What is Blogging Etiquette?


I raise this question as a person who has been been blogging since August of last year, and who has fallen in love with how blogging allows the sharing of concepts, ideas and knowledge in a wide open community. I love how it works with very few of the traditional boundaries we’re used to, and provides the greatest medium for transparent communication. I’ve found many blogs to be a greater resource for news and learning than many of the most well-known magazines and news stations.

It is in this same spirit that I sometimes find myself unsure as to what exactly is blog etiquette? Blogging on the net sometimes feels like playing ball in oncoming traffic. So many different interpretations of what is acceptable and unacceptable, and so many different practices that switch from one person to the next. I bring this up in reference to my post yesterday, ironically, “The Dark Side of Blogging” which referred to an intriguing article by Michael A. Stelzner on Marketingprofs.com. It was an article that I re-posted in its entirety in block-text, along with multiple links and credits to both the author and the original post. I’ve seen the practice of both excerpts and full articles appearing in a blog post with proper accreditation. In fact, I’ve had many of my posts appear in full in other blogs. I’ve personally never had any issue with it, as long as the post was linked back to the original and accredited to me, the author. I’ve had other authors who have thanked me for having their article appear here. Michael felt differently, which he has every right to do so. I modified the post to only show an excerpt to meet his wishes. I’m not writing here to figure out who is right and who is wrong, but to state the fact that confusion and ambiguity exists in the blogosphere, and I’m certain we all experience it from time to time. Maybe a central figure like Technorati can publish a Web 2.0 Rules of Engagement for new and existing bloggers to possibly model after? Not sure. Regulating and taming the net hasn’t worked yet, and it may be that the ambiguity that exists is also what makes this medium so exciting.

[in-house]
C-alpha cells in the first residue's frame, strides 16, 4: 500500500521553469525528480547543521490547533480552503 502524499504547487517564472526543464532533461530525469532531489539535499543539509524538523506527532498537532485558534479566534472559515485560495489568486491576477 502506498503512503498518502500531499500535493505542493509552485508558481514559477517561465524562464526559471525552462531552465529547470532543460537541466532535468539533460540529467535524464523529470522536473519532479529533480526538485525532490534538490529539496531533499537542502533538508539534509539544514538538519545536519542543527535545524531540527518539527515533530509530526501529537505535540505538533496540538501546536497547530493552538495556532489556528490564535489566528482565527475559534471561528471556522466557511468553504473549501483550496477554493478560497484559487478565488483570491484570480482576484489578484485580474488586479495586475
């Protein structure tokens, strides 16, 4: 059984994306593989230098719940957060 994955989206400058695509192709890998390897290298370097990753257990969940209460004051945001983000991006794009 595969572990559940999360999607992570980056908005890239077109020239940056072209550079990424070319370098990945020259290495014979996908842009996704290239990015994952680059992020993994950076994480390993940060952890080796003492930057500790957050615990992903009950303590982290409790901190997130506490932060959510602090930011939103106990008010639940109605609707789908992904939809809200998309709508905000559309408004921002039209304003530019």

7 Comments

Filed under Blogging, Business, Communications, Internet, marketing, Marketing Research, Small Business Marketing

7 responses to “What is Blogging Etiquette?

  1. Thanks for this post and for your response to my request.

    I can tell you that reposting an entire article is not blog etiquette.

    In fact, we are debating this issue right now on my blog: http://www.writingwhitepapers.com/blog/2007/05/03/contentjacking-the-new-cyber-crime/

    The term I like to use is contentjacking.

    The fact is that taking the work of someone else and republishing it in its entirety is simply copyright infringement.

    This is the same as taking an article from a magazine or the pages of a book and republishing them without permission of the author.

    It does not really matter if you cite the source.

    Just because you see it done does not mean it is right.